PFC Clark was married and living off post,  having completed CEMMC school the previous year, and appeared reconciled to receive the newly acquired  soldier.   Clark found his daily work rather mundane, appropriating it to  a 8 to 5 job, Gary could understand why, the cabling up practice drills were without challenge, but the missile battalion Unit concurrence was.   The battalion’s field exercises  were coalesce with artillery units presenting a show of force,  capturing the various battalion’s weaponry convoys, their parading numbers generating an acquisition of showmanship for an array of visiting VIP’s.

Specialist E-5  Crow was the peremptory of the motor pool and was diligent in his duty of insuring every truck returning from the field was properly imbued.   Upon instructions,  Gary was ordered by Crow to facilitate the wash-rack with his and Clark’s assigned  5 ton test-van.   The PFC un-ceremonially having to decline,  the consternation of the E-5 was apparent until being informed by PFC Willson that he didn’t possess a military driver’s license and it would be a violation for him to get behind the wheel.   Arrangements were scheduled, finding  Spec-5 Crow instructing the PFC to report for instructions and a driving test on the 5 ton.

Willson, tongue in cheek,  pleading  inhibition difficulties with the shifting of the 5 speed 3 speed brownie and 2 speed axle, a somewhat frustrated Crow looking at his watch, saying they would render further instructions that afternoon until achievement was accomplished. It was during the second journey of instructions, the PFC, the son of a truck driver,  deciding it was time to halt the ruse, relenting, double-clutching  thru the gears,  utilizing the 3 speed brownie and engaging the 2 speed axle, then thwarting the test van back to the motor pool.  Disembarking from his now washable charge, trying not to acknowledge the look on the face of an astringent instructor, realizing that he was now a marked man on Spec 5 Crow’s duty list.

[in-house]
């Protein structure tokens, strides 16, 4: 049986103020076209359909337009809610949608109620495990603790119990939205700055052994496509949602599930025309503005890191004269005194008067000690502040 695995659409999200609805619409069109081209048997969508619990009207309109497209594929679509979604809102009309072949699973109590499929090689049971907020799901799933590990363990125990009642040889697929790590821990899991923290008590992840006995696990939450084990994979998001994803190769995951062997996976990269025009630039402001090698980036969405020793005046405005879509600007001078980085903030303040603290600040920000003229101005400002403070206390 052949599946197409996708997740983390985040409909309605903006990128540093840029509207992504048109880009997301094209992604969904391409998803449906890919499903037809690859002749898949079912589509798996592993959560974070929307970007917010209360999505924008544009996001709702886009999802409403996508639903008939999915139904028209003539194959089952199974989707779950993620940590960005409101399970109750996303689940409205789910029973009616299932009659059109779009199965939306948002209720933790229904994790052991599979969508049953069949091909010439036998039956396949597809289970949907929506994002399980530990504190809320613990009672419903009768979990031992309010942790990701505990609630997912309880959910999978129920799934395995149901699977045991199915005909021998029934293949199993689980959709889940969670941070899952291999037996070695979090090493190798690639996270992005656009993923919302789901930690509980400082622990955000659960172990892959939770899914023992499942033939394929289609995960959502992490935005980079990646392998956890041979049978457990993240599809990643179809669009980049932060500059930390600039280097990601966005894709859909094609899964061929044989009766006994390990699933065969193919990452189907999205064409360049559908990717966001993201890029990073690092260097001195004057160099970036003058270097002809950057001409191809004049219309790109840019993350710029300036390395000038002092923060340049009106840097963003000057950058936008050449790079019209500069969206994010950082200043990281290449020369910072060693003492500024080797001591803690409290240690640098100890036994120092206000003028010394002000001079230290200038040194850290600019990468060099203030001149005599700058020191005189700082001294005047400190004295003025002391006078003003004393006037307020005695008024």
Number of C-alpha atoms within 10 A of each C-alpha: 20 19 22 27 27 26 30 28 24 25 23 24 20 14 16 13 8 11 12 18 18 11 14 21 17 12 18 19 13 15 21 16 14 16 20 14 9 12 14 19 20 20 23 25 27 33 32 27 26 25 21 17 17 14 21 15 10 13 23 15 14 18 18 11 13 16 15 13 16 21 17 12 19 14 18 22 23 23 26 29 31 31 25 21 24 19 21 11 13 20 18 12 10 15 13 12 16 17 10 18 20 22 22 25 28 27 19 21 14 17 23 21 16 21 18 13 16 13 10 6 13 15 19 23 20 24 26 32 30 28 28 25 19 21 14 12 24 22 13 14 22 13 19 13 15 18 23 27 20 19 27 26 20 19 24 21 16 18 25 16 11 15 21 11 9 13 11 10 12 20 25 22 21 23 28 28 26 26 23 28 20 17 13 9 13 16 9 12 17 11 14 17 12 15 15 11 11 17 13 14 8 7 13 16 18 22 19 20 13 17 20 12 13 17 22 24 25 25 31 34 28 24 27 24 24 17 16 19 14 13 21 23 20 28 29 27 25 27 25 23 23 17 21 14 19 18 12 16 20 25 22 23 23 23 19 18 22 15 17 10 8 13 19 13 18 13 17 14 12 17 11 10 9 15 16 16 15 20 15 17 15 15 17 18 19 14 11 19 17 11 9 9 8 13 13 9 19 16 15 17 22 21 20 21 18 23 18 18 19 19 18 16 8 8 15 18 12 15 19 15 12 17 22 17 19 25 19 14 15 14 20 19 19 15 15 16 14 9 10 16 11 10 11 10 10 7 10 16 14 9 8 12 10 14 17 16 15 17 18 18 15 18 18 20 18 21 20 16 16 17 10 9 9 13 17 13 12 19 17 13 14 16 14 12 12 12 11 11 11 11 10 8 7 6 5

The town of Lawton was imperceptible, now devoid of acquaintances, the CEM C-2 likeable menagerie having departed.  Gary as of yet hadn’t discovered any collective substitutes, but a long neglected keyboard friend was available, an understanding mentor of solace and a comforter of charge.  His fingers moved,  beckoning a response, questioning, would it still kindle recognition and free the bonds of certainty.   Immured not, it knew no horizon, lifting its inner confines to the outreach of Nirvana,  he harnessed the challenge contending its compulsion,  and alas, it was again instilled, his friend the piano acknowledging.


The Fort Sill service club and music room filled the PFC’s evenings several nights per week.  This particular night, a well dressed person in civilian clothes entered the enclosed music room, sitting, listening to various structured musical sounds emitting from the piano.  Upon conclusion, the person introduced himself, addressing the virtuoso about the possible financial reward for executing these very same expressions in town.

The young soldier sitting at the piano declined the offer,  but later, something within,  an intuitive feeling emerging, recalling a passage he had once read, “the past may dictate who we are,  but we  determine what we can become”.